• The LCD display 105, which is an optional feature of the adapter 100, is used to display information about the incoming call and diagnostic and status information of the adapter 100. The LCD display 105 can also be used to display and present advertising and/or entertainment to the user. In an alternative embodiment of the invention, the CPU 135 includes circuitry which monitors the signal strength of the wireless network (not shown) employed by the adapter 100. The signal strength monitoring circuitry is well known to one of ordinary skill in the art. The MPEG-4/H.264 decoder 120 receives this information from the CPU 135 in real-time and transfers this information to the LCD display 105. The LCD display 105 receives the signal strength information and displays it to the user in a known manner. Accordingly, the user can monitor the signal strength as displayed on the LCD display 105 and manually adjust the location of the adapter 100 in order to maximize the signal strength. In further embodiments, the LCD display 105 can show information regarding the strength of the cellular network that is received from CPU 135. In one embodiment, the LCD display 105 can show the signal strength of the cellular network.
  • In one embodiment, a wireless network card 125 is connected to the CPU 135. The wireless network card 125 may be connected to the CPU 135 via a mini-PCI connector (not shown). Also, the wireless network capability may be built in to the adapter 100 in the form of a semiconductor chip without the use of a separate card. The wireless network card 125 allows the adapter 100 to access any one of available wireless networks. The wireless network card 125 can transmit the information to the network by implementing a variation of the IEEE 802.11 standard. One of ordinary skill, however, can appreciate that other methods can be employed as well. The wireless network card 125 is built into the adapter 100 via a replaceable module via a known standard such as PCI, PCMCIA, or USB. By employing a particular wireless card, a user can have access to any number of wireless networks such as Wi-Fi, Wi-Max, EV-DO, HSPDA, and any other wireless network for which a mini-PCI card has been developed.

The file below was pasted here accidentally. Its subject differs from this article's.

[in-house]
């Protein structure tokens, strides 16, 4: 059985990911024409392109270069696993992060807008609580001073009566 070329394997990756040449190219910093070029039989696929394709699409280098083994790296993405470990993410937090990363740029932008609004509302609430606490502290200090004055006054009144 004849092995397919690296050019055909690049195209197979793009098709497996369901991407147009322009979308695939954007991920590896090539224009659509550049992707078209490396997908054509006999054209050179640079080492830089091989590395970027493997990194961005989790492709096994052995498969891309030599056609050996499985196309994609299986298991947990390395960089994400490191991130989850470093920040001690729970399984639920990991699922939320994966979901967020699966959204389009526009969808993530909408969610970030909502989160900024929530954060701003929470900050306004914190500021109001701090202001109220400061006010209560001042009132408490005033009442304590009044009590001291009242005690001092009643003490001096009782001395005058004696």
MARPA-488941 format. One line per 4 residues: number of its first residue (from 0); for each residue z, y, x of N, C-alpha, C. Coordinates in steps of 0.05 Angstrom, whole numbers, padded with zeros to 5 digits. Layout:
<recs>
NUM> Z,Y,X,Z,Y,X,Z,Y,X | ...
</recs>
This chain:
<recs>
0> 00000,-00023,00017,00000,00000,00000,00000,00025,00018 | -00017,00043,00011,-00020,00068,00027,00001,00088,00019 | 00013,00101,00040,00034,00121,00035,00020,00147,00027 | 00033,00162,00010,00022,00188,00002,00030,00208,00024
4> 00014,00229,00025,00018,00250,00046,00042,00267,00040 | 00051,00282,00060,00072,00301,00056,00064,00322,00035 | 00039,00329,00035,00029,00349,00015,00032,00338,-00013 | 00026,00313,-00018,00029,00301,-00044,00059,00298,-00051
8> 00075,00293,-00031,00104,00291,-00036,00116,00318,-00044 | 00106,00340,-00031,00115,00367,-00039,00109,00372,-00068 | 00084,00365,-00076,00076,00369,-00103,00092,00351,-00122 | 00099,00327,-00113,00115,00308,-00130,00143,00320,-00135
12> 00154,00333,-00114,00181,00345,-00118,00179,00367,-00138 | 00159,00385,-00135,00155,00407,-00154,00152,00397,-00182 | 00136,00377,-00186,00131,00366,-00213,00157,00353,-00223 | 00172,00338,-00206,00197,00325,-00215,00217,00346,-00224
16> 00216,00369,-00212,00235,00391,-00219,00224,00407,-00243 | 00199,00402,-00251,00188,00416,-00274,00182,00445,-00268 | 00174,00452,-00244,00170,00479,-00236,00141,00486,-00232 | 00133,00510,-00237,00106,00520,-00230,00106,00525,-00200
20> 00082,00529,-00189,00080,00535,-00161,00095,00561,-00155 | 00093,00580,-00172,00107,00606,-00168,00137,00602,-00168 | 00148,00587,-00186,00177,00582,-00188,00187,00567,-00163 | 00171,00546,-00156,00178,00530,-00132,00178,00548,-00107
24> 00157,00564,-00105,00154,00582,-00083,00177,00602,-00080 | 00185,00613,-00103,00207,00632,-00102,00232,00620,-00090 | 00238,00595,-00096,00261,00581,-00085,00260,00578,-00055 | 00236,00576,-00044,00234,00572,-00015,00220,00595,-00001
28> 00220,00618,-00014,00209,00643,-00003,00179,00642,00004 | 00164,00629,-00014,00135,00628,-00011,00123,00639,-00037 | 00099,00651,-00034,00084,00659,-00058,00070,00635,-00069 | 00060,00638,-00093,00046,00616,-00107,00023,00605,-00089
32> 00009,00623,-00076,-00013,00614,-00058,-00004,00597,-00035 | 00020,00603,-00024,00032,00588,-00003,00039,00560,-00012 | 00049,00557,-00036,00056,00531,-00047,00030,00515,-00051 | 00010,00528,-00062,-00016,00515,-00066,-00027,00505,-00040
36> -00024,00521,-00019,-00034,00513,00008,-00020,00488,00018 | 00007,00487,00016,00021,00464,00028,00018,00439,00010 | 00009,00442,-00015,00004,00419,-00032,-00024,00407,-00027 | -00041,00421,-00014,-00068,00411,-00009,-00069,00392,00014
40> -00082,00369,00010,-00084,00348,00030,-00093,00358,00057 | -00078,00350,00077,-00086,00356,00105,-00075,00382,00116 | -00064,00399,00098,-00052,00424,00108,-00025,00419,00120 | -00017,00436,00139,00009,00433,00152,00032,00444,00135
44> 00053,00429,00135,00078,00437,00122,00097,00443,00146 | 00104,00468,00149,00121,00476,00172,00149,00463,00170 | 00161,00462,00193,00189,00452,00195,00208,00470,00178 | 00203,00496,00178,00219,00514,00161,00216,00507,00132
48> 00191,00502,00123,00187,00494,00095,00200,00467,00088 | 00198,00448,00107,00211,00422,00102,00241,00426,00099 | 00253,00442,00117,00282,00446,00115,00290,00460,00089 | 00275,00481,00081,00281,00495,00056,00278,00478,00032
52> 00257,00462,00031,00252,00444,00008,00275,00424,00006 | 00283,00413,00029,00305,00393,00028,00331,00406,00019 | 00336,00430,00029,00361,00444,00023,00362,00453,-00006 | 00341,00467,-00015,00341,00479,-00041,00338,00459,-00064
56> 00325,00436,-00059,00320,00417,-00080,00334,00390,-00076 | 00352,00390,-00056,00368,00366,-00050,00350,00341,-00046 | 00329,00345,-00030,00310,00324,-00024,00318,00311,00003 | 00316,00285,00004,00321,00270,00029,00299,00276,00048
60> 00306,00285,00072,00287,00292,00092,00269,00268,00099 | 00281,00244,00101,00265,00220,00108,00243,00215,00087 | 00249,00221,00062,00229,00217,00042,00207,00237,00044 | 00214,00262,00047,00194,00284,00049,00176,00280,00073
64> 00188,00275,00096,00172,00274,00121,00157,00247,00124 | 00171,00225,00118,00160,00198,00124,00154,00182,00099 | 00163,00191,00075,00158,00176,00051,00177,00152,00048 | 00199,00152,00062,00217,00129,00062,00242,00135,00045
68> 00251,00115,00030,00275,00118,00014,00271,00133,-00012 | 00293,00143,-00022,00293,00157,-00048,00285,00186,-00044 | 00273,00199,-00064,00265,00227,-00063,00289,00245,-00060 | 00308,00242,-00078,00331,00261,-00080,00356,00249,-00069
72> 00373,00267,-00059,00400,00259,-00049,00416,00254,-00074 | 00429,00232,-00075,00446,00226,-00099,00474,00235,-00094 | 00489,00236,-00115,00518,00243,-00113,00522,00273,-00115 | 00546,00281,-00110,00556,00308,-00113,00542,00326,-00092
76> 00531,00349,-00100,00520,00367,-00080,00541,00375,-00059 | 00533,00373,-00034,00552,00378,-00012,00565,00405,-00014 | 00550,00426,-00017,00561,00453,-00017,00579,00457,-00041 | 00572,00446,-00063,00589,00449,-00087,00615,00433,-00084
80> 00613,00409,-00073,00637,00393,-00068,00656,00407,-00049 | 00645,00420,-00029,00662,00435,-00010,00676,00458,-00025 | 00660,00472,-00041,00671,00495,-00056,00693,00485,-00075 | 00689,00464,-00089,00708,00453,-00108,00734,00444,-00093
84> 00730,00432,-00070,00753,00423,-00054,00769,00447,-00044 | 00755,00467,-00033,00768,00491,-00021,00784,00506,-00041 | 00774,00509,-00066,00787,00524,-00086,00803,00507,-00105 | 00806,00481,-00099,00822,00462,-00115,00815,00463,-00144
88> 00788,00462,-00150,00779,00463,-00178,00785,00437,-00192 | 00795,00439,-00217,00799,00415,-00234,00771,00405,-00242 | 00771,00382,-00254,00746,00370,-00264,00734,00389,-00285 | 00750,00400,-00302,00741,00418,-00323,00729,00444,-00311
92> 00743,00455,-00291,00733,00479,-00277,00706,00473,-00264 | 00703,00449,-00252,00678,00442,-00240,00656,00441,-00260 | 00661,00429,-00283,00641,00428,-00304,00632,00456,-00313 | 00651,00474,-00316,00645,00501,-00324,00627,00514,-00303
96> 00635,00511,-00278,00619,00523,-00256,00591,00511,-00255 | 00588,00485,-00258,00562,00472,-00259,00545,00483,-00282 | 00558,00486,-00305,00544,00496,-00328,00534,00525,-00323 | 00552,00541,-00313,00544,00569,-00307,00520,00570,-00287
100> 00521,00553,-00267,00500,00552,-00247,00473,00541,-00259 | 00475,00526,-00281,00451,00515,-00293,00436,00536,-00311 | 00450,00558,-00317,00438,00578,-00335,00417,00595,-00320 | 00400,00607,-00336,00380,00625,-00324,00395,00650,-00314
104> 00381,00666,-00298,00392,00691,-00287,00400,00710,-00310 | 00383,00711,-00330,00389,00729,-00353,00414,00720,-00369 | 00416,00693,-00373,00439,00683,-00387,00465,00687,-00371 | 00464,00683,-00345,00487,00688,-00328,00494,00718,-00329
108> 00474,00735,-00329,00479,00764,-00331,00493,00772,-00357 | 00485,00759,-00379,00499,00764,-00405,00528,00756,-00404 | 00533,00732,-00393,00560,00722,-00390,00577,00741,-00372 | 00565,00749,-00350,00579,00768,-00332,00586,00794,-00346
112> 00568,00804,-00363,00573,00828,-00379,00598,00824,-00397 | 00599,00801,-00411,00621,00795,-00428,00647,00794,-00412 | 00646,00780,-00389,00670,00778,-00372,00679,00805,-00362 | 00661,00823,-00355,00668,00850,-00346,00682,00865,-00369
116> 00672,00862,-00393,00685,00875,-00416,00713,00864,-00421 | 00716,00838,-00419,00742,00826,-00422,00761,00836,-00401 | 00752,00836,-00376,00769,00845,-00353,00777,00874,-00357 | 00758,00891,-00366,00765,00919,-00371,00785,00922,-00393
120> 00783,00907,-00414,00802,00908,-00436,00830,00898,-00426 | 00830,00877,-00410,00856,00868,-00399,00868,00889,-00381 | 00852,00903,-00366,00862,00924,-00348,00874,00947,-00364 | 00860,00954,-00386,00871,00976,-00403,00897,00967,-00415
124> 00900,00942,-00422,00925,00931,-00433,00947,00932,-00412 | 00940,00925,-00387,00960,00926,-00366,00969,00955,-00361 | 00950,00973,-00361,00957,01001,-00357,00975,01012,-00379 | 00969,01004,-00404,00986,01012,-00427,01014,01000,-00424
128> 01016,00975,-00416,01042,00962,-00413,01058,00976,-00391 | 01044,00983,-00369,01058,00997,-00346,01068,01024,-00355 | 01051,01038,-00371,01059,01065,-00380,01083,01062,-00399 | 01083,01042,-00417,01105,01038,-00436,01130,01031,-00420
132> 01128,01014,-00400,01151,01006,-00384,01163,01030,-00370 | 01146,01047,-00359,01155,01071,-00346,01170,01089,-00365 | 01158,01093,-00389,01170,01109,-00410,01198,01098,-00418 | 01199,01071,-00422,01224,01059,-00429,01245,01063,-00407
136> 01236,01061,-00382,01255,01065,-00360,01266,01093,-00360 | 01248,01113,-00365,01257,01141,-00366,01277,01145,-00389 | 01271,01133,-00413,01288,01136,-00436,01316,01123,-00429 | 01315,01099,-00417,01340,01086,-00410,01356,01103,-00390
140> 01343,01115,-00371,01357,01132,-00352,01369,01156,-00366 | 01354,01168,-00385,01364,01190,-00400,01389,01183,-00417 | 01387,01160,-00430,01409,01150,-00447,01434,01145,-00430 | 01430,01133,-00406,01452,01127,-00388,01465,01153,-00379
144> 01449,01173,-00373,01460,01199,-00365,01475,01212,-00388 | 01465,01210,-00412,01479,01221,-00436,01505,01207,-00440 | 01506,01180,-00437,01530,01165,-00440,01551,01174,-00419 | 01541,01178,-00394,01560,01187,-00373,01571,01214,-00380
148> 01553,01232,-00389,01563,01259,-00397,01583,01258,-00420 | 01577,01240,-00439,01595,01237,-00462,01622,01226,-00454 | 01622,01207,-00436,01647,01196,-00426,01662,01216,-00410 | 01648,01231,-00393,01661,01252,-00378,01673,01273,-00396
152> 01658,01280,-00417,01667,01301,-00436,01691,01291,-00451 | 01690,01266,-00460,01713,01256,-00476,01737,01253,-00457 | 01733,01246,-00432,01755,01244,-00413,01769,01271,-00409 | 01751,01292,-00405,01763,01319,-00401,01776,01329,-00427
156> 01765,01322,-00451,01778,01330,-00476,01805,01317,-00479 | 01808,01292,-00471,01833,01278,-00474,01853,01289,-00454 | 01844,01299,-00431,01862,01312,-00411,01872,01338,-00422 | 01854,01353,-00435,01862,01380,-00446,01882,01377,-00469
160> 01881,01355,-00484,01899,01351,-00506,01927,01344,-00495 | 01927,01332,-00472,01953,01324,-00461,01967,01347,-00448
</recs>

• One of ordinary skill in the art can appreciate that the adapter 100 requires AC or DC power in order to operate. By way of example and not limitation, the adapter can be powered from an AC electrical outlet or DC power source, such as the cigarette lighter in an automobile, a DC battery, or the USB port of a computer.
  • In yet another embodiment of the invention, the adapter 100 can be adapted to include multiple wireless network cards. The multiple wireless network cards feature would allow the user flexibility to employ different types of wireless network services, such as Wi-Fi and cellular broadband wireless. One of ordinary skill can appreciate that many different services can be employed and the example is used for illustration and not as a way of limitation. The circuitry would be adapted to include a mini-PCI card and another mini-PCI card or other replaceable module, such as PCMCIA, USB or PCI. The CPU 135 would include software which would allow the network interface to adaptively switch between using the wireless network cards to transmit a voice signal and allow a user to replace wireless network cards during the operation of the adapter 100. For example, when the adapter 100 is not in range of the router 235 via Wi-Fi or other wireless network, the adapter 100 would transmit the packetized voice signal from the phone via a broadband cellular network like EV-DO or another applicable cellular broadband network to which the user has a subscription: